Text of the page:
Monday, January 30, 2017

Shtum - Jem Lester

Sent to me by the Publisher in exchange for an honest review

Release Date: 26/01/17

Publisher: Orion Publishing

ISBN: 978-1409162988

Format: Paperback, 123pp

Genre: Realistic Fiction/Drama

Rating: 4/5

Summed up in a few words
Dysfunction. Family. Struggle. Fatherhood.

First Impressions
Having just read another novel based around autism (A Boy Made Of Blocks - Keith Stuart) I was ready to jump into another quite soon. I find it is really important for individuals and parents to raise their own awareness of Autism. Honesty is key in the subject of Autism and Jem Lester definitely gives us an open account in Shtum. A novelisation of his own family's struggle to obtain a suitable education for his own son, Shtum hits hard and goes a long way to showing us what those affected by ASD (Autism Spectrum Disorder) face day to day.

Book Synopsis
Ten-year-old Jonah lives in a world of his own. He likes colours and feathers and the feel of fresh air on his skin. He dislikes sudden loud noises and any change to his daily routine.

Jonah has never spoken, yet somehow he communicates better than all of the adults in his life.

My Thoughts
Autism Spectrum Disorder affects lots of lives here in the U.K and all over the world. It can be debilitating, frustrating and heart-breaking. Awareness is important and Jem Lester is invested in bringing many aspects of Autism to light. The main plot in Shtum concerns both the day to day care of a child with Autism and obtaining the right quality of education that the child requires to have the opportunity to function in society and increase quality of life.

The plot is wrapped up in a huge dose of dysfunction. Jonah Jewell's parents are barely functioning, the severity of Jonah's condition has brought Ben and Emma to their knees. On top of this daily chaos, the Jewell's are facing a tribunal which will determine if Jonah gets a place in a school suited to his needs. The tribunal is a big part of the plot, documented by paperwork, emails and letters. When Emma suggests that they trial separate to increase the chance for help with Jonah in the future, the boys move in with Ben's father.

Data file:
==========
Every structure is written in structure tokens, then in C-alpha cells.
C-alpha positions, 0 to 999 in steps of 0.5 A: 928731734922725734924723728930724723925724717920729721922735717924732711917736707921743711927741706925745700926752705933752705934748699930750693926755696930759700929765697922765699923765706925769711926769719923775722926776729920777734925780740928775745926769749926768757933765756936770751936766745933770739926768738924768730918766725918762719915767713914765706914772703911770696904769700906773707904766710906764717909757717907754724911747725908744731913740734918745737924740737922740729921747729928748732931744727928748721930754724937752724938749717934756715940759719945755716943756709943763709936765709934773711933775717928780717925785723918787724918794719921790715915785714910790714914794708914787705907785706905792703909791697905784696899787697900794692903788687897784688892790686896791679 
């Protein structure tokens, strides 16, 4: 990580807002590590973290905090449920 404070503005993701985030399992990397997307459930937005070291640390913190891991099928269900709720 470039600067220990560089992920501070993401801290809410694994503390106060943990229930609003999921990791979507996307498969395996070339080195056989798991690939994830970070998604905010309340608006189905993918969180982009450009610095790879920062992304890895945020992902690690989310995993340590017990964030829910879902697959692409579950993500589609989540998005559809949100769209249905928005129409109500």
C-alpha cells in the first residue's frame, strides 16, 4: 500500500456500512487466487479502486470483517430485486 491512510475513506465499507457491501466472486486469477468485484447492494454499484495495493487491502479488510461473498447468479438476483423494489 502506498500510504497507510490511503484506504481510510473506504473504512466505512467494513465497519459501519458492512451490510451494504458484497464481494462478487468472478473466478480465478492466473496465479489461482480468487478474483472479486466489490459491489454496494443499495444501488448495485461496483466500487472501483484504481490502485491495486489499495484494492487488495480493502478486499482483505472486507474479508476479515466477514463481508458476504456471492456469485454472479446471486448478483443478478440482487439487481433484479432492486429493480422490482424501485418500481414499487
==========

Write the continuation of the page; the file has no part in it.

In all honesty, I found Shtum harder to handle than I thought I would. There is so much going on. From Ben's secret drinking problem, Emma separating herself from the family and the local authority trying their hardest to defer Jonah to a less expensive school to the sub plot with Ben's father that left me emotionally exhausted. Jonah is present for the duration of the book and he is the basis for all the conflict and bonding between the characters, though he is always in the background. The only time he is truly brought forward into the fold is with his interactions with his grandfather. This affected my reactions to Ben and Emma's behaviour, making it harder to empathise with some of the scenarios that they found themselves in.

I was glad to see that at a certain point, when the situation is at is worst, Shtum becomes consistently charming, enjoyable and uplifting. I found my stomach untwist itself and I was laughing at the three generations of Jewell and their daily interactions. Shtum is an important book and overall I thoroughly enjoyed it while I was shedding many tears. My favourite aspect of this book is evolution of the characters, taking on board the challenges they have faced in their lives and moving forward stronger. 

With themes like addiction, mental illness, rejection and emotional turmoil, Shtum is a tough read, but when you get to the core of the book, it becomes a unifying and warming piece about overcoming boundaries. I found it difficult to read to begin with, but after sticking with it, I was rewarded by an uplifting account of a family's unity in the well being of their child. Being a father myself, I strongly support books that encourage nurture and happiness so I have given this book a 4/5 stars. Thank you for reading this review and please leave a comment to tell me what you thought.

Pick up a copy of Shtum on the 26/01/17 at: Amazon UK/Amazon US/Goodreads 

About the Author: Jem Lester was a journalist for nine years and saw the Berlin Wall fall in 1989 - and though there, he denies personal responsibility. He was also the last journalist to interview the legendary Fred Zinnemann, before the director died. He denies responsibility for that too. He taught English and Media studies at secondary schools for nine years. Jem has two children, one of whom is profoundly autistic, and for them he accepts total responsibility. He lives in London with his partner and her two children. (Official Orion Bio)

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